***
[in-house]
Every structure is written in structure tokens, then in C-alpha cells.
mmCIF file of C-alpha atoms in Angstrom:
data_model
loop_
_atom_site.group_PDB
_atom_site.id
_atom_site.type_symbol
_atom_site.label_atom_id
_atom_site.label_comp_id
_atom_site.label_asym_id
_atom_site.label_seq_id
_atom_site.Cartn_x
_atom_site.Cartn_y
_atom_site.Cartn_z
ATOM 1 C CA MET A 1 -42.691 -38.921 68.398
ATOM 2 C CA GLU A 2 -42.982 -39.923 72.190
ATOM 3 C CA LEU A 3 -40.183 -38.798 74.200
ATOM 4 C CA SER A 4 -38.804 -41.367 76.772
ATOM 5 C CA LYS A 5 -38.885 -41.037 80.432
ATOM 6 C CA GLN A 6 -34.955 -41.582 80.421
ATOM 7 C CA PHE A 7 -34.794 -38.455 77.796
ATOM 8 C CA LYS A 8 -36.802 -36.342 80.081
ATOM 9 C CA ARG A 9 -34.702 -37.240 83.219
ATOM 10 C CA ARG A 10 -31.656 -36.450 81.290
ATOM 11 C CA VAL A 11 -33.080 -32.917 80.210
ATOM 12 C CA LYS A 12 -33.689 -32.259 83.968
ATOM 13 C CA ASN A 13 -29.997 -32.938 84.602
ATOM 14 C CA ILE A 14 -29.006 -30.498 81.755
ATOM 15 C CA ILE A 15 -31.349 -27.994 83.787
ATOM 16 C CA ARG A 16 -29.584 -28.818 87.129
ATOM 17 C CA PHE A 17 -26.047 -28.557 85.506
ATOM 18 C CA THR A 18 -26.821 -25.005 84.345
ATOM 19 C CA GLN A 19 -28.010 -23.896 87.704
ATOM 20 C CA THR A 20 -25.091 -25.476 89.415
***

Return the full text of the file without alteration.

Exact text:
[in-house]
Every structure is written in structure tokens, then in C-alpha cells.
mmCIF file of C-alpha atoms in Angstrom:
data_model
loop_
_atom_site.group_PDB
_atom_site.id
_atom_site.type_symbol
_atom_site.label_atom_id
_atom_site.label_comp_id
_atom_site.label_asym_id
_atom_site.label_seq_id
_atom_site.Cartn_x
_atom_site.Cartn_y
_atom_site.Cartn_z
ATOM 1 C CA MET A 1 -42.691 -38.921 68.398
ATOM 2 C CA GLU A 2 -42.982 -39.923 72.190
ATOM 3 C CA LEU A 3 -40.183 -38.798 74.200
ATOM 4 C CA SER A 4 -38.804 -41.367 76.772
ATOM 5 C CA LYS A 5 -38.885 -41.037 80.432
ATOM 6 C CA GLN A 6 -34.955 -41.582 80.421
ATOM 7 C CA PHE A 7 -34.794 -38.455 77.796
ATOM 8 C CA LYS A 8 -36.802 -36.342 80.081
ATOM 9 C CA ARG A 9 -34.702 -37.240 83.219
ATOM 10 C CA ARG A 10 -31.656 -36.450 81.290
ATOM 11 C CA VAL A 11 -33.080 -32.917 80.210
ATOM 12 C CA LYS A 12 -33.689 -32.259 83.968
ATOM 13 C CA ASN A 13 -29.997 -32.938 84.602
ATOM 14 C CA ILE A 14 -29.006 -30.498 81.755
ATOM 15 C CA ILE A 15 -31.349 -27.994 83.787
ATOM 16 C CA ARG A 16 -29.584 -28.818 87.129
ATOM 17 C CA PHE A 17 -26.047 -28.557 85.506
ATOM 18 C CA THR A 18 -26.821 -25.005 84.345
ATOM 19 C CA GLN A 19 -28.010 -23.896 87.704
ATOM 20 C CA THR A 20 -25.091 -25.476 89.415